Synopsis of the Books of the Bible, by John Nelson Darby, [1857-62], at sacred-texts.com
Introduction to Proverbs
The Book of Proverbs gives us the application of that wisdom which created the heavens and the earth to the details of life in this world of confusion and evil. This thought brings out the immensity of grace unfolded here. God deigns to apply His wisdom to the circumstances of our practical life, and to shew us, with His own intelligence, the consequences of all the ways in which man may walk. For it is often in the way of knowledge, not of precept, that the statements made in the Book of Proverbs are presented. It is a great blessing to be provided for in the labyrinth of this world, in which a false step may lead to such bitter consequences, with a book that sets forth the path of prudence and of life; and that in connection with a wisdom which comes from God.
It is well to remember that the Book of Proverbs treats of this world, and of God's government, according to which man reaps that which he has sown. This is always true, whatever may be the sovereign grace that bestows on us things beyond and infinitely above this world.
Solomon was filled with wisdom from above, but which had its exercise in this world, and its application to it; that is to say, which applied to it God's way of viewing all things, discerning the truth of all that, day by day, is developed in it. We have here the ways of God, the divine path of human conduct, the discernment of that which the heart of man produces, and of its consequences; and also-for one who is subject to the word-the means of avoiding the path of his own will and of his own foolish heart (which is unable to understand the bearing of a multitude of actions that it suggests to him), and this, not by bringing him back to moral perfection-for that is not the object of the Proverbs; but to that wisdom and prudence which enable him to avoid many errors, and to maintain a serious walk before God, and an habitual submission to His mind. The precepts of this book establish practical happiness in this world by maintaining earthly relationships in their integrity according to God. Now it is not human prudence and sagacity that are enjoined. The fear of the Lord, [See Note #1] which is the beginning of wisdom, is the subject here.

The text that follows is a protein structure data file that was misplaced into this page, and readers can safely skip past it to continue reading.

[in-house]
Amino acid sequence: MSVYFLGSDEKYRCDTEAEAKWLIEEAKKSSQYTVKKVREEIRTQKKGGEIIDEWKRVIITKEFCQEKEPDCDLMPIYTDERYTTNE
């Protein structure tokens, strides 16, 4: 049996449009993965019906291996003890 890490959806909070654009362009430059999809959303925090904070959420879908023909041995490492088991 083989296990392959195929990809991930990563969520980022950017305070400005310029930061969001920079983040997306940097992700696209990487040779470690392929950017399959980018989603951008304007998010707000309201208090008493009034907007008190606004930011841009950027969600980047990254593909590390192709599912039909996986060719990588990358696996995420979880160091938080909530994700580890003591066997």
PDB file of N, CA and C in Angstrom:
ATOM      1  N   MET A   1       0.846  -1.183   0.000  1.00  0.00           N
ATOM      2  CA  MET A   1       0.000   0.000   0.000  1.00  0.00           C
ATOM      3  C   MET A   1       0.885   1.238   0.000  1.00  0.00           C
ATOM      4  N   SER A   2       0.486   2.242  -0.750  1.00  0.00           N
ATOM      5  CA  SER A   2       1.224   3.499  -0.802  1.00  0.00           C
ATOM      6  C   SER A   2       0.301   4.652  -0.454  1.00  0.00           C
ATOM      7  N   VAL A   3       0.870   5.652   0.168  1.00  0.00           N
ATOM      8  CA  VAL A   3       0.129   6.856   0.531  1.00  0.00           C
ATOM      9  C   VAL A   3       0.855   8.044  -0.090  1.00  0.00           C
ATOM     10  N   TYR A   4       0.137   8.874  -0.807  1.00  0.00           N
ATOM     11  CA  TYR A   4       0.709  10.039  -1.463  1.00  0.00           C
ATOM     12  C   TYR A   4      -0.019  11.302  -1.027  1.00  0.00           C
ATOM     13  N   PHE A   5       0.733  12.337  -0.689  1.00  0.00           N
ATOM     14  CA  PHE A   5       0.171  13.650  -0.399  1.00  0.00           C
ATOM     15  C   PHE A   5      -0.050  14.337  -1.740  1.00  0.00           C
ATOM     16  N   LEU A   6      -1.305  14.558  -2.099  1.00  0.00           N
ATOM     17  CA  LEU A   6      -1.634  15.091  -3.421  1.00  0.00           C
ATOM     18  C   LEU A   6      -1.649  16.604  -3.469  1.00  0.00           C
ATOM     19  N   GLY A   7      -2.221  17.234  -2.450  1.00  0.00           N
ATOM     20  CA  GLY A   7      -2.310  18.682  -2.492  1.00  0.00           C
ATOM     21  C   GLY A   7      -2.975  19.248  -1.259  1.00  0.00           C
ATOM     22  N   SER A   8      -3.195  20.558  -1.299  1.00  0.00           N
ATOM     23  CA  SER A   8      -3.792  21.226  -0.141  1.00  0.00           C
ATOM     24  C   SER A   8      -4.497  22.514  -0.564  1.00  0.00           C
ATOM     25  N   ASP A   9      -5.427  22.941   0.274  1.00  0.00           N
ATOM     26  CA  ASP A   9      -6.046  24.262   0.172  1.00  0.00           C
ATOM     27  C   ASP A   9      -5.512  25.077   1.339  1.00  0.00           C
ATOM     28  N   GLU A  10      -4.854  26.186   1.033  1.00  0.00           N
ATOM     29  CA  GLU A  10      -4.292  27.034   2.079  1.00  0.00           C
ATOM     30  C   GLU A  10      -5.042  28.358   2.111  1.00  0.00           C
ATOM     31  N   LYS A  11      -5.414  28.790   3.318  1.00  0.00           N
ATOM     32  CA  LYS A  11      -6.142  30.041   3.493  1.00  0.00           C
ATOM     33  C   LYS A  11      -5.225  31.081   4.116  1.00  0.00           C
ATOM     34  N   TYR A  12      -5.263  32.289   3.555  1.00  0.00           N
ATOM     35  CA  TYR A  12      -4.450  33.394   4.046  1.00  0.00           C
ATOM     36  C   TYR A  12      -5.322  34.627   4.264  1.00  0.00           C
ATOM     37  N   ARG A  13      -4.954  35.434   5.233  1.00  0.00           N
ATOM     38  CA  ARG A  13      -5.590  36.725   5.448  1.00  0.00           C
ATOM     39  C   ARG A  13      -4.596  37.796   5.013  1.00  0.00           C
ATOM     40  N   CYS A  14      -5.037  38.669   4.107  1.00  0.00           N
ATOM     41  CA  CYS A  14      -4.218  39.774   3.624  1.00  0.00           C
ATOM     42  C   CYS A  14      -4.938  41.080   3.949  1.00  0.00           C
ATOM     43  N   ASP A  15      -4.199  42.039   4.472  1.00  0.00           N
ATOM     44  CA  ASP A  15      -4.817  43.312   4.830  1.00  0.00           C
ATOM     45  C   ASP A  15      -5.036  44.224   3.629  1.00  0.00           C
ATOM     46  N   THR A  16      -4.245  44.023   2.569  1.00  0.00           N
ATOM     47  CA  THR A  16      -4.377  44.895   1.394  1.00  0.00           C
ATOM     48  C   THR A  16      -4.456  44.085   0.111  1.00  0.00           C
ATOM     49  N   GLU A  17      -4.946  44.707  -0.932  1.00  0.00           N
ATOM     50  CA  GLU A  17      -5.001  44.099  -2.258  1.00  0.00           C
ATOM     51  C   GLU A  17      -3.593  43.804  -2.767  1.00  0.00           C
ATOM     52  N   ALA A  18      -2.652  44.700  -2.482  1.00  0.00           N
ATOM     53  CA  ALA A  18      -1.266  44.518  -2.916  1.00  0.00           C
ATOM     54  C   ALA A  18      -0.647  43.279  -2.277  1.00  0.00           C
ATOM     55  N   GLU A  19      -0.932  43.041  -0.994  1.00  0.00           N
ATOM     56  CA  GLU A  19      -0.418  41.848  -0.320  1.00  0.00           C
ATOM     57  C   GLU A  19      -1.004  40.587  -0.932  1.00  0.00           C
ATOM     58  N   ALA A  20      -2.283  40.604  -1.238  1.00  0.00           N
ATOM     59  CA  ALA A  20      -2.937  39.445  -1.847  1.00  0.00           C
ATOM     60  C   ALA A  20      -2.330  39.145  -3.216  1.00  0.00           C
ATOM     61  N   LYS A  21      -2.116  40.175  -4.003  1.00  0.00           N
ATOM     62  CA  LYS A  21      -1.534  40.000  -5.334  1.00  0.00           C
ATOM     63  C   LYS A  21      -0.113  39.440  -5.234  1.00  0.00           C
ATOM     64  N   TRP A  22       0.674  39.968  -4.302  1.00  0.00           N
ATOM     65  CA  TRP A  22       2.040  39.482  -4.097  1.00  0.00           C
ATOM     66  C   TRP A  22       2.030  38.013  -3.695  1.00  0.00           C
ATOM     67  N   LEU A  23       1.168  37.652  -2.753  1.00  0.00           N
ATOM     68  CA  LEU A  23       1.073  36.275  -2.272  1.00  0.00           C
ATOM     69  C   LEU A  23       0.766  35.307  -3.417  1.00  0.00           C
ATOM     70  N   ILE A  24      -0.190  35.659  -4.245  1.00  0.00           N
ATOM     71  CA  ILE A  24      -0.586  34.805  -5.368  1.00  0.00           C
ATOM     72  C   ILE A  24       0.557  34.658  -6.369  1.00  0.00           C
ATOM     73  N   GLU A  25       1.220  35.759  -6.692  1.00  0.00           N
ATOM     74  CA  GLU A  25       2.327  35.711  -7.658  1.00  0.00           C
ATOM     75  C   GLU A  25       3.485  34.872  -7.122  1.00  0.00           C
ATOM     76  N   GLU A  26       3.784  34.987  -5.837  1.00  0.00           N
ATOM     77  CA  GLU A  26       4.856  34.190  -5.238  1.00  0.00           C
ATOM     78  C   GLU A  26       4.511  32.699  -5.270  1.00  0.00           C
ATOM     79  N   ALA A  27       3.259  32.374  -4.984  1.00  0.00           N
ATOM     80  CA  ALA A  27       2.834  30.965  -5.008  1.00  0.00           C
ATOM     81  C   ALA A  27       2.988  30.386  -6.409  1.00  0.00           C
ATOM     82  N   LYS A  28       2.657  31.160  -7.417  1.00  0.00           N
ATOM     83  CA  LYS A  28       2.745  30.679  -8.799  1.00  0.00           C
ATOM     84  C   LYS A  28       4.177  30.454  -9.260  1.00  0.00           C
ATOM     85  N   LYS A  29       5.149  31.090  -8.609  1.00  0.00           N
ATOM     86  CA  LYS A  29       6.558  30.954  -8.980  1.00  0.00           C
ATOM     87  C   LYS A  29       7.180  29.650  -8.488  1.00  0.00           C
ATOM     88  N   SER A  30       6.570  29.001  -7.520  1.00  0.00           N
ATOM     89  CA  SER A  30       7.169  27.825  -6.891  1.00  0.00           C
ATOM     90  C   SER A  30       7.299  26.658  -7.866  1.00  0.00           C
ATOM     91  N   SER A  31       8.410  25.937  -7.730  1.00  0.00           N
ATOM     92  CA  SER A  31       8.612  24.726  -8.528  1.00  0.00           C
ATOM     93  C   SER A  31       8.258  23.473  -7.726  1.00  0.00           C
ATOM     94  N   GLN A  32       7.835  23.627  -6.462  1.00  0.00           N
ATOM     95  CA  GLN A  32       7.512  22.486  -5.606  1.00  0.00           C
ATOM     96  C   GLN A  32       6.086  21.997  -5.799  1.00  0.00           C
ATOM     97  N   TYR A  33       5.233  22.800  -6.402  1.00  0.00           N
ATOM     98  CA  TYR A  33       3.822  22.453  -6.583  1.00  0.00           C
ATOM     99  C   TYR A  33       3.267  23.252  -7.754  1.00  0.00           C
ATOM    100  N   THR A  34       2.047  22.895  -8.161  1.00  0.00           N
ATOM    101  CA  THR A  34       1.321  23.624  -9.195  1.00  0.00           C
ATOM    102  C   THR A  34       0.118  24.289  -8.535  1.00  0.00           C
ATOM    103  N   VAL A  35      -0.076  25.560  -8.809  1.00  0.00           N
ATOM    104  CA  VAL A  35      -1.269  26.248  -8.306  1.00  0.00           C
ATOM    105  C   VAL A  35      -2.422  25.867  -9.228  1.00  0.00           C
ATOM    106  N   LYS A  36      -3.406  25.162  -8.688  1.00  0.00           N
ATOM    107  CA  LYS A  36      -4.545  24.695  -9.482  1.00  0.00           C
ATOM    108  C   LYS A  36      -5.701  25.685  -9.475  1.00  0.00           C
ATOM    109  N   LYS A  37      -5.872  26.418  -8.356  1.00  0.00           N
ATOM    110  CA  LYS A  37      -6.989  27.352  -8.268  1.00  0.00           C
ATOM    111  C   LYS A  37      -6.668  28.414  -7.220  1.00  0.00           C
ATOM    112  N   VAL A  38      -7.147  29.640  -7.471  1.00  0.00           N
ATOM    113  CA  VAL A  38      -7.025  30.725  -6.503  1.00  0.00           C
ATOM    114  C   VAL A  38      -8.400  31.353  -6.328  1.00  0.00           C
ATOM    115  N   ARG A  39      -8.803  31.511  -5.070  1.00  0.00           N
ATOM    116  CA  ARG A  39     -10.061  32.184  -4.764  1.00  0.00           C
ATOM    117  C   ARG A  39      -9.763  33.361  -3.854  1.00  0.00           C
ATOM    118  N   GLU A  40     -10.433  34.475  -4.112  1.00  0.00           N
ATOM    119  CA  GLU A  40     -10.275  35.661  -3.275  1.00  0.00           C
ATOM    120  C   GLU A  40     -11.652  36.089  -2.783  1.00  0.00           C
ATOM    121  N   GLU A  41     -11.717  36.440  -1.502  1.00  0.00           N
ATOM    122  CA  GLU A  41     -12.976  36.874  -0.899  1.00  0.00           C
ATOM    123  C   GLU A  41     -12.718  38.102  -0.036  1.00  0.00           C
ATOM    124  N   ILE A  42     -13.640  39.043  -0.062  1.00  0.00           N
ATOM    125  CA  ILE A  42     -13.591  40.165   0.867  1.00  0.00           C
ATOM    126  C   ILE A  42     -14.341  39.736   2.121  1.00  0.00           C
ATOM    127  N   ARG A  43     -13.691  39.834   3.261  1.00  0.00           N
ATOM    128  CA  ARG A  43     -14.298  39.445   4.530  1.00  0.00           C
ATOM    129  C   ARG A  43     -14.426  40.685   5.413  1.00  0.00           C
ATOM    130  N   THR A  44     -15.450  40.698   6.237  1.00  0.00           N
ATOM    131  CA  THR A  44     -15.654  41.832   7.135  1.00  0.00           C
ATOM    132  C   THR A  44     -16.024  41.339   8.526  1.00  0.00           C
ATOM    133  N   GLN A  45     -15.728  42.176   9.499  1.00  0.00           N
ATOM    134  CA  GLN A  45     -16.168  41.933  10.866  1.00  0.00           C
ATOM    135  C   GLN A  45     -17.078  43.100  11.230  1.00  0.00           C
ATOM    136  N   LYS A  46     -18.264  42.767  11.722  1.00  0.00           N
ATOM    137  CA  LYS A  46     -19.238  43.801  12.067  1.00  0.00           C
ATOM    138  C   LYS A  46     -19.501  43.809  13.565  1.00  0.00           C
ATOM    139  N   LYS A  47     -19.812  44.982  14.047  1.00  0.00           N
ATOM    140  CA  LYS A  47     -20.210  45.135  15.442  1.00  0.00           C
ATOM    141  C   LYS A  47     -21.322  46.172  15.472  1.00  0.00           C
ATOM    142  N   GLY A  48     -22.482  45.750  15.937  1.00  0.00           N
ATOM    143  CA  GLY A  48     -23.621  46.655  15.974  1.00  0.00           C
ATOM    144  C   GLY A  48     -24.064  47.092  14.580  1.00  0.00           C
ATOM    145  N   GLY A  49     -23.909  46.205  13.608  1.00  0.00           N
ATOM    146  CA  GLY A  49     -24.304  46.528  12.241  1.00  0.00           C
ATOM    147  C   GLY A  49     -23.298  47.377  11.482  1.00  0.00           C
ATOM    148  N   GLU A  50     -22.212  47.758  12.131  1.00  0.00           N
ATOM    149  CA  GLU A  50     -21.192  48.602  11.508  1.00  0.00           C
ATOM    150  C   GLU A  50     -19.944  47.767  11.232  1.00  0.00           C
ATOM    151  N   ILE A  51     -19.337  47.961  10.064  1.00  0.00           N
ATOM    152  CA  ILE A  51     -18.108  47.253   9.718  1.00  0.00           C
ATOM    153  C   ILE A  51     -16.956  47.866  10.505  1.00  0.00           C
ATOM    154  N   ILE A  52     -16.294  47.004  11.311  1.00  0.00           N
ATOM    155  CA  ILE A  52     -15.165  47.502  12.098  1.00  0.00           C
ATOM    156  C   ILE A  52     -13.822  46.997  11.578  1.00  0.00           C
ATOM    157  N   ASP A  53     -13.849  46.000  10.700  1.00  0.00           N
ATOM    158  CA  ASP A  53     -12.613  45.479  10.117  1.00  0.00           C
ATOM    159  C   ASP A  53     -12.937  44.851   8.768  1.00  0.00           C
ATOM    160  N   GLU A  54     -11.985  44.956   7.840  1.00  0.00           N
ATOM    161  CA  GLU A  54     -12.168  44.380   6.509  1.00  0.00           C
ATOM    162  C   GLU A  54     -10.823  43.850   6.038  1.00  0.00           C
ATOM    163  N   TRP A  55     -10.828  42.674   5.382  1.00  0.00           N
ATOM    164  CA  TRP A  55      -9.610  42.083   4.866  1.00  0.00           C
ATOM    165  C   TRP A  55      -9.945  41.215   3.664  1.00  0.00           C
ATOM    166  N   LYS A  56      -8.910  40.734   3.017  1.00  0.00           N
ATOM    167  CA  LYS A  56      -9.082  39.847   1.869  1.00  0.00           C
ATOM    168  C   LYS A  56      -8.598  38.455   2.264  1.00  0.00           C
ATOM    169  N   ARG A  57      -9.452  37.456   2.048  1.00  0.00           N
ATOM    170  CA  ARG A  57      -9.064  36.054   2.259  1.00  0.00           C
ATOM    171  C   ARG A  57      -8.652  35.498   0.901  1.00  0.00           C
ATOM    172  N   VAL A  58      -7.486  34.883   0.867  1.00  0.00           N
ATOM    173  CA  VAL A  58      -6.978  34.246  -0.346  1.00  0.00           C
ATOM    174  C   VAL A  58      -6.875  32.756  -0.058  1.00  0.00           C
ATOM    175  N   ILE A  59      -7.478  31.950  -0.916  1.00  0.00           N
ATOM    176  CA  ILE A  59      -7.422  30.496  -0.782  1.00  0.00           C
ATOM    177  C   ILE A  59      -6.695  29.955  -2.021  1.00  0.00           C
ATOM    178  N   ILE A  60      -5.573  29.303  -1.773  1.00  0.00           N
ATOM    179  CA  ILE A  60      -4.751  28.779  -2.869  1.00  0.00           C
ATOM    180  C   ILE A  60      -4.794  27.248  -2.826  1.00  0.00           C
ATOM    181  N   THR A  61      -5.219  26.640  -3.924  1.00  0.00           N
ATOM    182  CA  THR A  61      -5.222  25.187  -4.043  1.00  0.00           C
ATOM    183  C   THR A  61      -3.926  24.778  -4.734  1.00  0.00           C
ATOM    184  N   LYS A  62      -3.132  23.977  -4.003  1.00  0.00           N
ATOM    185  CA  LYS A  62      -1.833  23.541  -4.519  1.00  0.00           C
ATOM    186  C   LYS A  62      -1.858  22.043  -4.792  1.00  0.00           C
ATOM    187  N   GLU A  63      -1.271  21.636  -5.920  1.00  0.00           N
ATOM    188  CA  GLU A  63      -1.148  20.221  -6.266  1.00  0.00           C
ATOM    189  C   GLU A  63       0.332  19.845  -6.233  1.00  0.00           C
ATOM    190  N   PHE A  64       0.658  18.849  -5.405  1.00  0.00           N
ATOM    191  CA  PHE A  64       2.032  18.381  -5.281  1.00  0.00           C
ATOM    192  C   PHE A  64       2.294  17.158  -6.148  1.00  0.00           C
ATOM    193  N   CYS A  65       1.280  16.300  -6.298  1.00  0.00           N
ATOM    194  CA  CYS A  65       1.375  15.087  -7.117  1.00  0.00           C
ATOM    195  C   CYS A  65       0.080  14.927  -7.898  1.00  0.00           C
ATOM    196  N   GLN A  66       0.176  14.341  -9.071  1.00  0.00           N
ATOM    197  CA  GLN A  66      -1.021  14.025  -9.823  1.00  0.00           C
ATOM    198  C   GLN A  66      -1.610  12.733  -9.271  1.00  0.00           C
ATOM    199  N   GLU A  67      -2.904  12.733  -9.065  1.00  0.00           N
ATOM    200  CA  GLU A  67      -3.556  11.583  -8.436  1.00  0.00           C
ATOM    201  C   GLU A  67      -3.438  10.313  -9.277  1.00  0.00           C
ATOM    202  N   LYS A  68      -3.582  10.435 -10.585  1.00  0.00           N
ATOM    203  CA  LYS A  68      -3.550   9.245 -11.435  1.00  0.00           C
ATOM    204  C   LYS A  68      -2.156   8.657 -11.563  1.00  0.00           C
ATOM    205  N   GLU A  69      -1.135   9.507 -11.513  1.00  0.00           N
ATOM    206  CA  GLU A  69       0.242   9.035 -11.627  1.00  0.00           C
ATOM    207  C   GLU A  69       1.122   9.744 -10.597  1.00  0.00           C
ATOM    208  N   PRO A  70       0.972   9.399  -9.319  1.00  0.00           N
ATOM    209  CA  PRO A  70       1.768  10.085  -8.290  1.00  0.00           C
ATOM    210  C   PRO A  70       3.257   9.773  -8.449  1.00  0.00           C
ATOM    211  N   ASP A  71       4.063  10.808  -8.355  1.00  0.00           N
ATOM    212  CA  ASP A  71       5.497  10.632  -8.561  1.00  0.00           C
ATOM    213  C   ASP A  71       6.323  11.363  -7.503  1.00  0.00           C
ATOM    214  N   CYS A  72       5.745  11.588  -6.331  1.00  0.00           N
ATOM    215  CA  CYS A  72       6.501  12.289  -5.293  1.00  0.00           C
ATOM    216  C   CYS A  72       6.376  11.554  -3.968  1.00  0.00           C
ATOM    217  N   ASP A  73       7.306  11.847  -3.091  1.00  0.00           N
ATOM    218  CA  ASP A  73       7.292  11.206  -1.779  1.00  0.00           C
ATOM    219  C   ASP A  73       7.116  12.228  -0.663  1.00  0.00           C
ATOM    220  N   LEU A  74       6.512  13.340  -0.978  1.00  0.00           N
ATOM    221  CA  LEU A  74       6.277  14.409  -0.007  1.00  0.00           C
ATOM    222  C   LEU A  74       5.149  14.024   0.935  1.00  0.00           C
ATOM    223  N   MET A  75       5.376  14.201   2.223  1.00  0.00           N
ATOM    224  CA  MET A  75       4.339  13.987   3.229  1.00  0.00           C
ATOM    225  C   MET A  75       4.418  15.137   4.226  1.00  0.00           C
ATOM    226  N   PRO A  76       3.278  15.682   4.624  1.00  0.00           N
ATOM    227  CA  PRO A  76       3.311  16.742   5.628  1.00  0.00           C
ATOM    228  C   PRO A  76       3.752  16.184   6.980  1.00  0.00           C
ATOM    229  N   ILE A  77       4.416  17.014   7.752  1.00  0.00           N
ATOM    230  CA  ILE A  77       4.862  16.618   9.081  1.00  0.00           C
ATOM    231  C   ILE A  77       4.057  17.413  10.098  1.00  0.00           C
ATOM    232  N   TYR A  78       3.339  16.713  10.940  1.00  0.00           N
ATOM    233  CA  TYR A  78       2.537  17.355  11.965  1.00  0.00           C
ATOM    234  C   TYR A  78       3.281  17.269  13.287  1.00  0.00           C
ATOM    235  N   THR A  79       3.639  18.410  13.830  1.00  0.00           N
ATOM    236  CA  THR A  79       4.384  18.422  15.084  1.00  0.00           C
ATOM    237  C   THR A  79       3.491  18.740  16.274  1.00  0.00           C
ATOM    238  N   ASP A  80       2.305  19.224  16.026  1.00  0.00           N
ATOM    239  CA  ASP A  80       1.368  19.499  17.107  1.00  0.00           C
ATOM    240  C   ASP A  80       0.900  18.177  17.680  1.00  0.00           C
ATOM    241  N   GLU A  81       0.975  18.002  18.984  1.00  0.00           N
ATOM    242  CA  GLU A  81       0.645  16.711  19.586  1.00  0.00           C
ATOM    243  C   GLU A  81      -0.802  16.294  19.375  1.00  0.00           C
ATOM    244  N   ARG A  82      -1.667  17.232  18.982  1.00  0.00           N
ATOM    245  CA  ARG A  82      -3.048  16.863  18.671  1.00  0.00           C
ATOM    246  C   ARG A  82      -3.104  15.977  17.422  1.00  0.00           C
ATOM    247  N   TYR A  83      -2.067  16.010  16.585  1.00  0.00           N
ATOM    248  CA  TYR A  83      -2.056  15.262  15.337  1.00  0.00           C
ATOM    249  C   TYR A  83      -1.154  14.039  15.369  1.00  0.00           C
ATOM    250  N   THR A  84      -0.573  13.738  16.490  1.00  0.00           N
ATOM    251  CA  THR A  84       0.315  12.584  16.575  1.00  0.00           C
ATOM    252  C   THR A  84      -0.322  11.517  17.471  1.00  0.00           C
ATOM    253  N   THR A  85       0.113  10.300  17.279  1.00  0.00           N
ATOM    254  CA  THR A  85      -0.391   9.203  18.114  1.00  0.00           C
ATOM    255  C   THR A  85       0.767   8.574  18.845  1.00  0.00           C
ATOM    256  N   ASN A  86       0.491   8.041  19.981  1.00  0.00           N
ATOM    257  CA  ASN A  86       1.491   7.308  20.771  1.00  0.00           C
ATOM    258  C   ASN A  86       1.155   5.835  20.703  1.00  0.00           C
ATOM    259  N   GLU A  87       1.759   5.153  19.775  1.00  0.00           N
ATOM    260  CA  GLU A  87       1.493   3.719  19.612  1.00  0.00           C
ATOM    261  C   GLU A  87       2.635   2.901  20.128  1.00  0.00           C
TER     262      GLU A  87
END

I have left "Lord" here as an expression of general application, but Jehovah is always His name in Israel, and that of government, save in a few cases where Adonai (Lord, in the proper appellative use of it) is employed. But it is to be noted that Jehovah is used in Proverbs, because it is authoritatively instructive in known relationship; never in Ecclesiastes, where it is God in contrast with man, having his own experience as such on earth. "God" abstractedly is only once used in Proverbs (Pro 25:2). We have "her God" in Pro 2:17.